Over the years, the series’s scope has broadened to include newer areas and approaches in Latin American literary research, such the nineteenth century and cultural studies. I’d like to see more scholarly works submitted to the series on some of the great Latin American writers of today, including Roberto Bolaño, Jorge Volpi, Andrés Neuman, Santiago Gamboa, and Cristina Rivera Garza.
Are there any comparable series producing the same collection of works at this time?
Unfortunately, scholarly monograph series in general have been disappearing, as academic publishers have become more market-driven. Never abundant, Latin American studies series have dwindled dramatically even as Latin America has become more peaceful, prosperous, and democratic, and while its culture remains as lively and original as ever. This makes the Bucknell Studies in Latin American Literature and Theory even more unique. With its intensive focus on literature and culture (other Latin American studies series favor the social sciences and current events), as well as in the quality and variety of its books, our series compares favorably with those from larger university presses, such as Duke and the University of Texas at Austin.
What kind of research and work are you involved with professionally right now? Do your academic interests overlap with the scholarship of the series? How does your editing fit into your own academic goals?
I’m currently writing a book about the appropriation of religious discourse in the twentieth- and twenty-first century Latin American novel, from the Mexican Federico Gamboa in 1903 to the Chilean Roberto Bolaño in 2003. It’s an ambitious undertaking, but I’m convinced it’s worth a try. I’m also collaborating with Gustavo Guerrero, a distinguished Venezuelan critic and Latin American studies editor for Gallimard, who lives and teaches in Paris, to establish an international research group on the subject of “Globalization and Latin American Literature.” My main field of expertise in Latin American literature is modernismo, a literary movement from the turn of the nineteenth century that set the stage for the great Latin American literature of the twentieth in virtually all genres. Being an expert on modernismo has allowed me to work comfortably in earlier periods, even as far back as Colonial times, as well as in present-day Latin American literature. Editing has helped me fulfill two of my most cherished goals: to mentor new critics and scholars and to encourage innovation in our field.
What do you enjoy most about your involvement with the series?
Above all, it’s the pleasure of keeping in touch with significant new research in my field and helping to bring that research to fruition in books edited and produced with extraordinary care and professionalism by Bucknell University Press.
Emily Grosholz discusses the craft of translation and her most recent collaboration with French poet Yves Bonnefoy: Début et fin de la neige / Beginning and End of the Snow. The book, published by Bucknell University Press in 2012, includes Bonnefoy’s original poems in French opposite Grosholz’s English translations as well as artwork by Farhad Ostovani.
What first attracted you to Yves Bonnefoy’s poems?
When I was in graduate school, studying philosophy at Yale University in the 1970s, I was introduced to the poetry of Yves Bonnefoy by a fellow student who lent me a copy of Du mouvement et de l’immobilité de Douve. I thought it was wonderful—haunting— and translated some of the poems in it, just for myself. Returning from a year in Germany in September 1977, I learned that Bonnefoy was teaching at Yale that semester, and so attended his lectures on Baudelaire and Hugo, those two great and utterly disparate poets, both of whom I’d tried my hand at translating earlier, in high school and college. At the end of the semester, I gave Bonnefoy some of my translations of his work, and some of my own poems, in particular an elegy for my mother that I wrote in Germany, “Letter from Germany,” the first of my poems to be published in the Hudson Review. He was very appreciative, we struck up a correspondence, and I got to know him and Lucie Vines Bonnefoy a bit when I spent half a year in Paris in 1981. I have been translating his poetry ever since, somewhat haphazardly, choosing poems that I especially liked. Because his sensibility seemed close to my own while his poetic habits were very different, it was a challenging combination.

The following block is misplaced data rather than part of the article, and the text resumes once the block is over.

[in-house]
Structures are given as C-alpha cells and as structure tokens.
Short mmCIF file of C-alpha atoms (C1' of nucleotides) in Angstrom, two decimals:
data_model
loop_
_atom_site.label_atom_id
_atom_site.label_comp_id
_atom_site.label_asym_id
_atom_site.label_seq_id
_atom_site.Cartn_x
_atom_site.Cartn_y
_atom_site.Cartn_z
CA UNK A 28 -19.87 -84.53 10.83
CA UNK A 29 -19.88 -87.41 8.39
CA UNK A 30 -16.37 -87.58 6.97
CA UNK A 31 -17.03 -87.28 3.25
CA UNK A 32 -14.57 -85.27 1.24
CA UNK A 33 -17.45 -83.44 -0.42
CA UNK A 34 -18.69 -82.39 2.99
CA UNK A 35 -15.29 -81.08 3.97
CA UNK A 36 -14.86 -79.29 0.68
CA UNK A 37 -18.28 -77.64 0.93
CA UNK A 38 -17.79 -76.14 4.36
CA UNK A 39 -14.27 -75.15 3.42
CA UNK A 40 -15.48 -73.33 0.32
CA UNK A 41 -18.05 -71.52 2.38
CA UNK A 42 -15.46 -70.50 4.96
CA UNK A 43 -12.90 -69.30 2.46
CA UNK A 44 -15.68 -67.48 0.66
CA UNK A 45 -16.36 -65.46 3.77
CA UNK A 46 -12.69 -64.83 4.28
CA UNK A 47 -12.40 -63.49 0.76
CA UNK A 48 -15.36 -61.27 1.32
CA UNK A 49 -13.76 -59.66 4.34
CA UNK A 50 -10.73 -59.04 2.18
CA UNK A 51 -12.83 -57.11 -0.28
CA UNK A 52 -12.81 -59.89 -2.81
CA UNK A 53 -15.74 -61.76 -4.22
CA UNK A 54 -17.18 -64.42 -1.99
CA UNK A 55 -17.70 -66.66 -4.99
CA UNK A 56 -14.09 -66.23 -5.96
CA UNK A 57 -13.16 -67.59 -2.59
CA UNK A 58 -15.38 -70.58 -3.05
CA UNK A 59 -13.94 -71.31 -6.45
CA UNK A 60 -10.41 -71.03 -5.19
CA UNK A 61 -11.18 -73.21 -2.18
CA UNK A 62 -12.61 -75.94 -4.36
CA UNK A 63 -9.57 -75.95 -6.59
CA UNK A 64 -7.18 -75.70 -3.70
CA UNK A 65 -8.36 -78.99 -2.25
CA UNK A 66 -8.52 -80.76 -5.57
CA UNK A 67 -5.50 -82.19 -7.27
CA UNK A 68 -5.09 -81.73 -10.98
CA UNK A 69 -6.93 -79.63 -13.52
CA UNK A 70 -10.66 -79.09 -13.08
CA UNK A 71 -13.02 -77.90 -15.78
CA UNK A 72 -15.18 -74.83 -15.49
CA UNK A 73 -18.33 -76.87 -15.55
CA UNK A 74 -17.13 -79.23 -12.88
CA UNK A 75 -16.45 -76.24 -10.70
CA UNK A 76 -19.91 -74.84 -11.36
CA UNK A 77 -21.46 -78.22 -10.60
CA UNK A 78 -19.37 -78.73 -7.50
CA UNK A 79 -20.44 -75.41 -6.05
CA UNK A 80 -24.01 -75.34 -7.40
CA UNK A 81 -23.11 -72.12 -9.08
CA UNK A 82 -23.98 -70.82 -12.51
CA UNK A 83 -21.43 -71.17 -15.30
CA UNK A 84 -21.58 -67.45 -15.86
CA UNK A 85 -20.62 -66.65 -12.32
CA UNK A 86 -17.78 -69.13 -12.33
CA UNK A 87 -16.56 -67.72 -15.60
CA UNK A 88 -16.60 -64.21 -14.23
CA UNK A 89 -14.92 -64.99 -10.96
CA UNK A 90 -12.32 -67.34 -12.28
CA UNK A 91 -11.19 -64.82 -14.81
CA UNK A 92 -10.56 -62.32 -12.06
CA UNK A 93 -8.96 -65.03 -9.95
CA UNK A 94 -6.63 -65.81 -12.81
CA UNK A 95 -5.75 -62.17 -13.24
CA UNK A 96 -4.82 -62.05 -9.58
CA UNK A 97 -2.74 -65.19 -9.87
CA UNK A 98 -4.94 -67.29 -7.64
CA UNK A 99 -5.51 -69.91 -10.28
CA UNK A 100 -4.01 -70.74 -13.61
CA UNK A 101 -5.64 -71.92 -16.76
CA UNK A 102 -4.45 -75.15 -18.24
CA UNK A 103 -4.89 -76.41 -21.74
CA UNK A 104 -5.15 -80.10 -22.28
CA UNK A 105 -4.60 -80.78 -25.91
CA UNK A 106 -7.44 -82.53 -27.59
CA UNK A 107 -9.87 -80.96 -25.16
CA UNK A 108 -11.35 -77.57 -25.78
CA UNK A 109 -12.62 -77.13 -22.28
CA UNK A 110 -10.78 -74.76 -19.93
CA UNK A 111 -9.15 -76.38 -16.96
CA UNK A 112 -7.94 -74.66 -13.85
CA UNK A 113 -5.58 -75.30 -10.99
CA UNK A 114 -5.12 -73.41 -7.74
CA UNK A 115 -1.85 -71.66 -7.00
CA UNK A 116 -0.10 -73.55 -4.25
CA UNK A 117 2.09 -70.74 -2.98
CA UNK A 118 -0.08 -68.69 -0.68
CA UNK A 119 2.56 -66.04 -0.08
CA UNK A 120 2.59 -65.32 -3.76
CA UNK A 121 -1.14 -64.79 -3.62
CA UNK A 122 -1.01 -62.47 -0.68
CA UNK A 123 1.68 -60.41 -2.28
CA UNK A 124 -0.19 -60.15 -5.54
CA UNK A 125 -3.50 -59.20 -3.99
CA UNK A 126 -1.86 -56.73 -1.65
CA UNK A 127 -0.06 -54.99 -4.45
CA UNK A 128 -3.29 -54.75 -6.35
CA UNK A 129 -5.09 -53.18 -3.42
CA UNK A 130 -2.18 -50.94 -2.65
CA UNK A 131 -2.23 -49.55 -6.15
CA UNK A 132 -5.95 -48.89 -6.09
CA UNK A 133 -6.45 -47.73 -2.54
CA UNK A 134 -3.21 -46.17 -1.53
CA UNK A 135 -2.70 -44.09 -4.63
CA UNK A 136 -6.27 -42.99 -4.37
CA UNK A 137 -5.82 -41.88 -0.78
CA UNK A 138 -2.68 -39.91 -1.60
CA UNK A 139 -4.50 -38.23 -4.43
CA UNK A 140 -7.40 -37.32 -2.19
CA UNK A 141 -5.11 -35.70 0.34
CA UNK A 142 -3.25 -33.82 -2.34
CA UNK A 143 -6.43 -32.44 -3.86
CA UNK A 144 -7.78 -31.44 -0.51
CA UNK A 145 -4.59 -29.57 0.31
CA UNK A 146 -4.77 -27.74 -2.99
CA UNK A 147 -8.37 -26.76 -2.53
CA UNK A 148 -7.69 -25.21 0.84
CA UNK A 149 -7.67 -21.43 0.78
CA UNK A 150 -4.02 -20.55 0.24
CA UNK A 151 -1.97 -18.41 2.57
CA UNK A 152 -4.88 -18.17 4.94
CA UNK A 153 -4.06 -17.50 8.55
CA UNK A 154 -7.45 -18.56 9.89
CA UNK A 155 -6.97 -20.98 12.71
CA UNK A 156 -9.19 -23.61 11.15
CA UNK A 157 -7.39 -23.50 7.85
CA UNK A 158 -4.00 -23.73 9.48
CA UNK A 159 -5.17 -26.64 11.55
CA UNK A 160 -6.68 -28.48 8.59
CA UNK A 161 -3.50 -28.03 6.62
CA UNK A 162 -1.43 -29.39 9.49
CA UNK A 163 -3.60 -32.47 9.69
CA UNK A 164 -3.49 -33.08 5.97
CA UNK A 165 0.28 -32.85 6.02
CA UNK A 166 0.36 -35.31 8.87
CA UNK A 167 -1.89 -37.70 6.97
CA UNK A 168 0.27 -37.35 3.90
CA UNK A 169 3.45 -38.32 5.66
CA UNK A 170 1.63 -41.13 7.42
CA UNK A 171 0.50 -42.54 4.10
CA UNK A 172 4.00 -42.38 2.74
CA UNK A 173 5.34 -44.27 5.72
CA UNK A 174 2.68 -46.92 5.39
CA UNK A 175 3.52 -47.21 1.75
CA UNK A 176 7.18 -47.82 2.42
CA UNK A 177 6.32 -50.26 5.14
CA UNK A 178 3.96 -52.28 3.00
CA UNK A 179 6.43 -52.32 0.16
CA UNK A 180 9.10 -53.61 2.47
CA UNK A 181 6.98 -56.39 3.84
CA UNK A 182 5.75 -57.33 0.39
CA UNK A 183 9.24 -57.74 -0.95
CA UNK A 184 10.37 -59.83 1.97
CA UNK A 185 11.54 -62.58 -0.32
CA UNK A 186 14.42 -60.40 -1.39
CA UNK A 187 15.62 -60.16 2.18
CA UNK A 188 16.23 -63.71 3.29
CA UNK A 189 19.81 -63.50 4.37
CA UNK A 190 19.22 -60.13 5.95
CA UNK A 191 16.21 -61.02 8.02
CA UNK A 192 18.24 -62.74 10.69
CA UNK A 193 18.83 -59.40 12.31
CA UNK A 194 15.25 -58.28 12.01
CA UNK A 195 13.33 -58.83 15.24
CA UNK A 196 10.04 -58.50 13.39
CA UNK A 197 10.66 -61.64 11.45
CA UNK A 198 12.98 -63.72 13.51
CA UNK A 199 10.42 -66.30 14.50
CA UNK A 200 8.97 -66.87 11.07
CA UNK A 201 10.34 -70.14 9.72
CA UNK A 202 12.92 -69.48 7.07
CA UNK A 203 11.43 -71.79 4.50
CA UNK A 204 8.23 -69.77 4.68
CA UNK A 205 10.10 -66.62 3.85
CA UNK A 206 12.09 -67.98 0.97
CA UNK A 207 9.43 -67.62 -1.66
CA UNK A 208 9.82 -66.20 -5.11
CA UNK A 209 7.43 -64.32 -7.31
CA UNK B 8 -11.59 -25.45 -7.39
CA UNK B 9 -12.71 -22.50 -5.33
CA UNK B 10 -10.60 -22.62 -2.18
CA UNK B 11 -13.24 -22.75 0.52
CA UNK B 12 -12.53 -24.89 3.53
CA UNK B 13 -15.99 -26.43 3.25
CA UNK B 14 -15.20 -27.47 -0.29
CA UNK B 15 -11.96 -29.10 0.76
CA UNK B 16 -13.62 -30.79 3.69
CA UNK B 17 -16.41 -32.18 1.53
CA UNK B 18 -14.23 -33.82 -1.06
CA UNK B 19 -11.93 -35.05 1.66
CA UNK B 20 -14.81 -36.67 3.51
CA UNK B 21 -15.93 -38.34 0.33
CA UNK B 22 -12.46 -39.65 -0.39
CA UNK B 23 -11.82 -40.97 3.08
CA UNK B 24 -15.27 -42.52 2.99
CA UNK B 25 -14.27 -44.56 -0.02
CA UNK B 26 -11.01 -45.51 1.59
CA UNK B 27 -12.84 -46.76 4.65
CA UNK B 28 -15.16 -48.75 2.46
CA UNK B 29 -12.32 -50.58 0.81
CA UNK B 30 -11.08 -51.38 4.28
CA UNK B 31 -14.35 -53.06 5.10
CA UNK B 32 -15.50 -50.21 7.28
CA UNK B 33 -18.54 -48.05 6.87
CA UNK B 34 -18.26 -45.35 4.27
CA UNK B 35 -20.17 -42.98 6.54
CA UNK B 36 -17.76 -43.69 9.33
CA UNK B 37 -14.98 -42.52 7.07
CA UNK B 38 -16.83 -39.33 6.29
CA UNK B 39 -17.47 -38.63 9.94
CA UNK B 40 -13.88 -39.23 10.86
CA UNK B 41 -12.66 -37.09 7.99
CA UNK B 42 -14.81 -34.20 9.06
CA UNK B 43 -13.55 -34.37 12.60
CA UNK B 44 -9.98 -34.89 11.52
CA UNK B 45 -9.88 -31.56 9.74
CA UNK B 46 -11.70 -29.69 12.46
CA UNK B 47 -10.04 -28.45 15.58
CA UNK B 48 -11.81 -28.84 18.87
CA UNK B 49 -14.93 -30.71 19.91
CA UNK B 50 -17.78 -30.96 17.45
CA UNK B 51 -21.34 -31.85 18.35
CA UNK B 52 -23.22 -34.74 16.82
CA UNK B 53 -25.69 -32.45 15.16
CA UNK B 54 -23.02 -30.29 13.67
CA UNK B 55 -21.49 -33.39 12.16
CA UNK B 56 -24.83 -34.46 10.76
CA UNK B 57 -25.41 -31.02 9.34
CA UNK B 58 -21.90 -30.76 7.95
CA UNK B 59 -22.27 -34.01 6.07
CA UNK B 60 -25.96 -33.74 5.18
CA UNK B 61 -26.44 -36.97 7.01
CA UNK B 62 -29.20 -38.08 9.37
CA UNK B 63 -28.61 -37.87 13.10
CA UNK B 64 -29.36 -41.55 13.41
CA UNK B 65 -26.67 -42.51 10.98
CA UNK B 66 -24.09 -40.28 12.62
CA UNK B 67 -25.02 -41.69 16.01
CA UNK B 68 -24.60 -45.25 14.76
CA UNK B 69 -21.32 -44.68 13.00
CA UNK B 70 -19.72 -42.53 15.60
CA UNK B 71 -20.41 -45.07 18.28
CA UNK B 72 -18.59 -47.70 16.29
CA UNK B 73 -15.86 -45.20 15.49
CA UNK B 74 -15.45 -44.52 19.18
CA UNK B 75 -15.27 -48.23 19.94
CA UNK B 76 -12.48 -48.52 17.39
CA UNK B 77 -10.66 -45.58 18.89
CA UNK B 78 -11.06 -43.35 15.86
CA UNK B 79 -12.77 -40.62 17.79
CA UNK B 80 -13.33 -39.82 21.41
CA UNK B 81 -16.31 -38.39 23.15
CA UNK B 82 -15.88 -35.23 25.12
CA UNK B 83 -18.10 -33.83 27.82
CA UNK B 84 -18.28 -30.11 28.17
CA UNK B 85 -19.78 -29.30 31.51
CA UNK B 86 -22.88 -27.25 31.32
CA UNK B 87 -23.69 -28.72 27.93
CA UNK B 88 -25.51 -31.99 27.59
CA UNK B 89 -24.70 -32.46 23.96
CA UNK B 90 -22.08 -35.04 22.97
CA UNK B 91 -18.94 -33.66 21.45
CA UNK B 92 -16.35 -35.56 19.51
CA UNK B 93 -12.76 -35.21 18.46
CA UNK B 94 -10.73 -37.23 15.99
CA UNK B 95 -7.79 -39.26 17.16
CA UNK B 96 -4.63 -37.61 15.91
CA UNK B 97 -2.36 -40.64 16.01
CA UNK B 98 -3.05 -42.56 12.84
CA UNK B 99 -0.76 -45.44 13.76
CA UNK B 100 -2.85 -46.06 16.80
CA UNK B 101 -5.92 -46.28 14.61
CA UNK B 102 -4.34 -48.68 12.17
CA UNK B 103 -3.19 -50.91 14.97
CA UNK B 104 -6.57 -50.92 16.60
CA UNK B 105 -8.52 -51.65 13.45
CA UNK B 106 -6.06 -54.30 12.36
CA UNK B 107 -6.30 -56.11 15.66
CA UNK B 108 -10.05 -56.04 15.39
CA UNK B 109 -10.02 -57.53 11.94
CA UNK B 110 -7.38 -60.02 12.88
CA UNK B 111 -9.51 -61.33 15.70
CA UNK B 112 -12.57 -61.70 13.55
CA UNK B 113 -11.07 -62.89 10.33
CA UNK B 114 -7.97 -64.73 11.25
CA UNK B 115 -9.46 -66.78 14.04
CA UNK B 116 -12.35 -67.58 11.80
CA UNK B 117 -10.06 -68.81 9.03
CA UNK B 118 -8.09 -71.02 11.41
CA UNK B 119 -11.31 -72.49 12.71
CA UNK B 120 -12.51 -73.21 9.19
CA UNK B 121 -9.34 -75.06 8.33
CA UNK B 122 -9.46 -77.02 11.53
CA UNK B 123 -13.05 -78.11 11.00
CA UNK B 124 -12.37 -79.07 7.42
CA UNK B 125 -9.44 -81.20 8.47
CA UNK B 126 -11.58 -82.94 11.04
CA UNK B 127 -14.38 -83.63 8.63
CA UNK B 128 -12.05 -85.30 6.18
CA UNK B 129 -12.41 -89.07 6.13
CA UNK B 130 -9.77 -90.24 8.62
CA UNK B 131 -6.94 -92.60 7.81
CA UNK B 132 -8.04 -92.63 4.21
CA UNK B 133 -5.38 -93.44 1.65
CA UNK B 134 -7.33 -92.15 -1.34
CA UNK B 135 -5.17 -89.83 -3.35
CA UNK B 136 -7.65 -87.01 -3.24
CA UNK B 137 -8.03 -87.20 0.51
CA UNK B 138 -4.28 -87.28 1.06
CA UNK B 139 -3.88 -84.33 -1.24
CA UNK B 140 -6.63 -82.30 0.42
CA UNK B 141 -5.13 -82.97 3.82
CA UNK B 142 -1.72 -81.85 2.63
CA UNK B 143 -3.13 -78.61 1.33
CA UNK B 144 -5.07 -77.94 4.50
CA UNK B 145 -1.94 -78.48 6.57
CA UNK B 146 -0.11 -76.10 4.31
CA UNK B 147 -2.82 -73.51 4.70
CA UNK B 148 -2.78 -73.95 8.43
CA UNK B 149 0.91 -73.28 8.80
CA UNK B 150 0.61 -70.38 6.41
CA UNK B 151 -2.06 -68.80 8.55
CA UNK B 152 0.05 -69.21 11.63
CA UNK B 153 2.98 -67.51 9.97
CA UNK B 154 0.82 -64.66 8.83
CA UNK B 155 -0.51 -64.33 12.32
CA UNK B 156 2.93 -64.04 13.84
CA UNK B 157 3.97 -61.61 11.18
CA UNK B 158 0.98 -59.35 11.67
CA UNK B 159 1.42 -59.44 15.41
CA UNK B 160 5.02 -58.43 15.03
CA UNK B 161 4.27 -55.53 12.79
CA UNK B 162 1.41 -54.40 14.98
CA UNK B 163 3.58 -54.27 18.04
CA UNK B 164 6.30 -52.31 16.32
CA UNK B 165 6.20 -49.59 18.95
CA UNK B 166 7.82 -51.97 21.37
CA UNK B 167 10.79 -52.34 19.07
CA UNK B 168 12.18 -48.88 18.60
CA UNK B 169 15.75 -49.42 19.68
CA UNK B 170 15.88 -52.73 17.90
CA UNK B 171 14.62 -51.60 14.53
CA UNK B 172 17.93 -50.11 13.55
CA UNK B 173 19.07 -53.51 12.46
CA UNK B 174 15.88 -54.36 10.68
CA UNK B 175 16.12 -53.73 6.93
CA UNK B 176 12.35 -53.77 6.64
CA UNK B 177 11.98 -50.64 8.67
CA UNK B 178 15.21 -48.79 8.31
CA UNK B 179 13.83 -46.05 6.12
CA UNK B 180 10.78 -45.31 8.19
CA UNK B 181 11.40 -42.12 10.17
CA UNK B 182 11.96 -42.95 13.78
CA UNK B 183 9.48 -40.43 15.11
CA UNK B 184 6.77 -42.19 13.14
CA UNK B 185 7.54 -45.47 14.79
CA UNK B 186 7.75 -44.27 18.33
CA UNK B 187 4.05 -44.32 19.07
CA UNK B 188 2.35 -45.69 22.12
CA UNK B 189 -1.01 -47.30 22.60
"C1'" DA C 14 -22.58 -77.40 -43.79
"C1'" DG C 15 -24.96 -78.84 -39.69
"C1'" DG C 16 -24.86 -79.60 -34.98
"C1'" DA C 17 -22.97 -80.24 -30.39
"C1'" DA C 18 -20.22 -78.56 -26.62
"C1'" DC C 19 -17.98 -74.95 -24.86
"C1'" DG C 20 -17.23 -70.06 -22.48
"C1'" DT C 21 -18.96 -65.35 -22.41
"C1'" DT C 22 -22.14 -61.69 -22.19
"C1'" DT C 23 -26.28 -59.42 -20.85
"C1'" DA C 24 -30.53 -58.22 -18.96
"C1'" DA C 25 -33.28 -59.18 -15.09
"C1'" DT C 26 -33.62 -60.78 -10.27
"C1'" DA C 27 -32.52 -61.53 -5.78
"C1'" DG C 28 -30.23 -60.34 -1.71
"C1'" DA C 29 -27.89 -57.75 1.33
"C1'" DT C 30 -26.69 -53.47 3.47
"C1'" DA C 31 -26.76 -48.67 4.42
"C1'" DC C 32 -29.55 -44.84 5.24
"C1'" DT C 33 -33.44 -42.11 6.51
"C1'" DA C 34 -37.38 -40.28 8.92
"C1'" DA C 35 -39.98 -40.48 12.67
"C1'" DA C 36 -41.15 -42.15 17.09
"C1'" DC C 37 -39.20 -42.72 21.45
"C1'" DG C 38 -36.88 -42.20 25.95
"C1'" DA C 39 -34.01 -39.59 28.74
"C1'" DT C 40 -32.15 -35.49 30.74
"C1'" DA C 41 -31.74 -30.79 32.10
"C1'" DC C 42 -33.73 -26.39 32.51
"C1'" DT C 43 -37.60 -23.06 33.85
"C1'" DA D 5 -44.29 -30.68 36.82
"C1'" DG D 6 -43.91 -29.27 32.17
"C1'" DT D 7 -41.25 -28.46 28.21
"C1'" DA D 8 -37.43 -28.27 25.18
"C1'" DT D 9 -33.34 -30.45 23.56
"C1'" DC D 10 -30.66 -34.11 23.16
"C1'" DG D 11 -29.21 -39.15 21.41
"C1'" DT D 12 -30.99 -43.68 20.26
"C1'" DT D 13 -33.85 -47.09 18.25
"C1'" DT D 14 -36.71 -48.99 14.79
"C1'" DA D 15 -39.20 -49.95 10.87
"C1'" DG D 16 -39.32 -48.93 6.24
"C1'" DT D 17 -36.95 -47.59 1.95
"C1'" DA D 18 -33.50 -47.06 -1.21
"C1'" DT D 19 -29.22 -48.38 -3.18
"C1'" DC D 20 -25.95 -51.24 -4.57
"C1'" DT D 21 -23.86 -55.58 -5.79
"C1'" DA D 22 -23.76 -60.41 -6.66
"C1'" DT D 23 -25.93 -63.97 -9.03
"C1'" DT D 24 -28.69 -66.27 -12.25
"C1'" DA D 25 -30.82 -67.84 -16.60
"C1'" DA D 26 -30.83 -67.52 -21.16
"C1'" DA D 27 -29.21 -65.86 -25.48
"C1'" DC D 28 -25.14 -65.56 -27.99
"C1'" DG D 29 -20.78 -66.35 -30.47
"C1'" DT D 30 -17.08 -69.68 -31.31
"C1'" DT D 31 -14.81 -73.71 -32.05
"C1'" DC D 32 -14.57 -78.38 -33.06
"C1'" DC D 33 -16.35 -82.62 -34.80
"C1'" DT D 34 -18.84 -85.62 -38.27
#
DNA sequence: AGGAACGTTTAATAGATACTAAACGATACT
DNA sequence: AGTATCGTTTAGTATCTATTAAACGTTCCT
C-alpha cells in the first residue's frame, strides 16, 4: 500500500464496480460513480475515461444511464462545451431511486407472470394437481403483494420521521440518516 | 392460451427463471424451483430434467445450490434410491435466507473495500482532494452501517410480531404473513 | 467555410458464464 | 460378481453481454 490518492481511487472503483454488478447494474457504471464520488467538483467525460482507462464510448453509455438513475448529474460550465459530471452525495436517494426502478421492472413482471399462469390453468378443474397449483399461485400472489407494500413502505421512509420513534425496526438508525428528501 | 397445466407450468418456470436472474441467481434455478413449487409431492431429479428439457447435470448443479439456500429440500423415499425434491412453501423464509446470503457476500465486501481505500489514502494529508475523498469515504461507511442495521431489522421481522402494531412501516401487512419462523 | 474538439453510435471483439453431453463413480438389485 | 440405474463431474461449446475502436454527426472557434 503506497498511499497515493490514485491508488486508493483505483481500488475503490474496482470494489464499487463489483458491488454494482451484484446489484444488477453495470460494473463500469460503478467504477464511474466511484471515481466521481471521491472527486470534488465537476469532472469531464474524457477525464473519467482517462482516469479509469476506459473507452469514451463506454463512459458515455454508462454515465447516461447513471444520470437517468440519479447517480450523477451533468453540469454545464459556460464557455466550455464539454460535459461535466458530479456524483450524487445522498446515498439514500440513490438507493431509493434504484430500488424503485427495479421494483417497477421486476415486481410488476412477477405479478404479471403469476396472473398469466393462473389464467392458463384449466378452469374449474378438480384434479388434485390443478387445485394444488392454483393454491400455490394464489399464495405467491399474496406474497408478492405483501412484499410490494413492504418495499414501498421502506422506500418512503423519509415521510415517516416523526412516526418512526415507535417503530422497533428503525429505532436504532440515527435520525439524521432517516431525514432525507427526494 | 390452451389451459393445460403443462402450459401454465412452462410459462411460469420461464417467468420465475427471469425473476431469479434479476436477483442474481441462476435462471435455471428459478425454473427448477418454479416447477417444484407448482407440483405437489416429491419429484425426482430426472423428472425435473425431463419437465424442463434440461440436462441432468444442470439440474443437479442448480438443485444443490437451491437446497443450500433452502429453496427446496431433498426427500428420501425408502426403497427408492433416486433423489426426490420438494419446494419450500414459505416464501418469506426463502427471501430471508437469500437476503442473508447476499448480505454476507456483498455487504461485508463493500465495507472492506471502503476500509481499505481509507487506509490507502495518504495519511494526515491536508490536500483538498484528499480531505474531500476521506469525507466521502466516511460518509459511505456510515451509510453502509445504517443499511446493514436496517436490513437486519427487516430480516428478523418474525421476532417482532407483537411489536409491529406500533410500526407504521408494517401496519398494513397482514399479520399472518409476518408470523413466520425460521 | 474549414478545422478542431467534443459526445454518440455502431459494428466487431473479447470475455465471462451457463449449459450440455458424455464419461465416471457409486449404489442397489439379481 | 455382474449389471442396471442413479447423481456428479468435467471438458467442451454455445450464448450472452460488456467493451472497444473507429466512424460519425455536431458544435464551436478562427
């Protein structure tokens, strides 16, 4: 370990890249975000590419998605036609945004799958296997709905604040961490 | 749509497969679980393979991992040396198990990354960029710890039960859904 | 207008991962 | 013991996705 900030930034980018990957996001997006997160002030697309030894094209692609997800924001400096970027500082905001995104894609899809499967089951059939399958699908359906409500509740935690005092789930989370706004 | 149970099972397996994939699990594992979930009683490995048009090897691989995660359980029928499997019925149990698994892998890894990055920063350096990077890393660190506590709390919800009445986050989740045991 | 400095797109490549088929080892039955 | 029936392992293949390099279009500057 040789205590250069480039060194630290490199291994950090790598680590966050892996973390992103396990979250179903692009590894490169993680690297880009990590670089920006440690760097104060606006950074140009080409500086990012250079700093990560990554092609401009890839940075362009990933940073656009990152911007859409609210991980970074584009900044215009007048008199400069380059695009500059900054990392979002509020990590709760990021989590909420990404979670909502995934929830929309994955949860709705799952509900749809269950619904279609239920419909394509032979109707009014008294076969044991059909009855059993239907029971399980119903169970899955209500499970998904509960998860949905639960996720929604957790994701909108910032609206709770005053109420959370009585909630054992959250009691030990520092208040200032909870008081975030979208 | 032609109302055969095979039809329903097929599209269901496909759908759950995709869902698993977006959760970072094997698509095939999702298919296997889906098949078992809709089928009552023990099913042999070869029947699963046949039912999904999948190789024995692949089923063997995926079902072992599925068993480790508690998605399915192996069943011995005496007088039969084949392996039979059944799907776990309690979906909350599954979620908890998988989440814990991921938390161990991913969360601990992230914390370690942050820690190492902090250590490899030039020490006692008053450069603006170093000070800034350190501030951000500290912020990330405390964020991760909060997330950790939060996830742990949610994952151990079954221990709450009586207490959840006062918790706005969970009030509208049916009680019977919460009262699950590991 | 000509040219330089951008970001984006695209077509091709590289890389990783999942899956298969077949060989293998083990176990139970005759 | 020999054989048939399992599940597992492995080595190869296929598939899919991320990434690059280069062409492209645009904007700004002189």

How do you approach the task of translating another writer’s work?
At first, I dealt with the affinity-and-distance by writing ‘versions,’ like Robert Lowell, allowing myself a great deal of freedom in departing from the original text. I like some of my translations from this earlier stage, especially “To the Voice of Kathleen Ferrier,” which is included in the forthcoming collection Poets Translate Poets: A Hudson Review Anthology, edited by Paula Deitz. But after collaborating with Larissa Volokhonsky on translations of poems by the Russian poet Olga Sedakova, I was persuaded that I should try harder to remain true to the original, its vocabulary and prosody. Thus I went about translating Début et fin de la neige in a different way, after Yves Bonnefoy asked me to translate this ‘American’ book of poetry, inspired in part by the time he spent teaching at Williams College. I consulted with the poet (and his American wife Lucie Bonnefoy) more often, going over every line, and listened more attentively to their advice.
Yves Bonnefoy is widely considered the greatest post-war French poet, and has worked with many important artists, including Giacometti, Tàpies, Cartier-Bresson, Ubac and Miró, as well as more recently Alechinsky, Palézieux and Ostovani. I think the explanation why he and Ostovani have collaborated on almost two dozen books and catalogues in the recent past is the excellence of the artist’s work and Bonnefoy’s accurate estimation of it. Farhad Ostovani was born in northern Iran and lives and works in Paris; his work has been exhibited at the Jenisch Museum (Switzerland), the Museum at the Rembrandt House (Netherlands), the Morat Institute for Art and Art Research (Germany) and the Chateau de Tours (France). Thus it was natural to ask if we could use some of his work for this book too.
Are you working on any other projects in conjunction with Bonnefoy or Ostovani?
Five years ago, I collaborated on a book with Farhad Ostovani, Feuilles / Leaves, with translations of my poems into French by Alain Madeleine-Perdrillat; it was published by William Blake & Co. in Bordeaux. I wrote an ‘ekphrastic’ poem about one of his works, which was published in American Arts Quarterly last year; and I recently published a review of one of his exhibitions as well as a poem dedicated to him (and Orhan Pamuk) in the Hudson Review. I plan to go on translating the poems of Yves Bonnefoy in my accustomed, haphazard, admiring way now that the book is finished.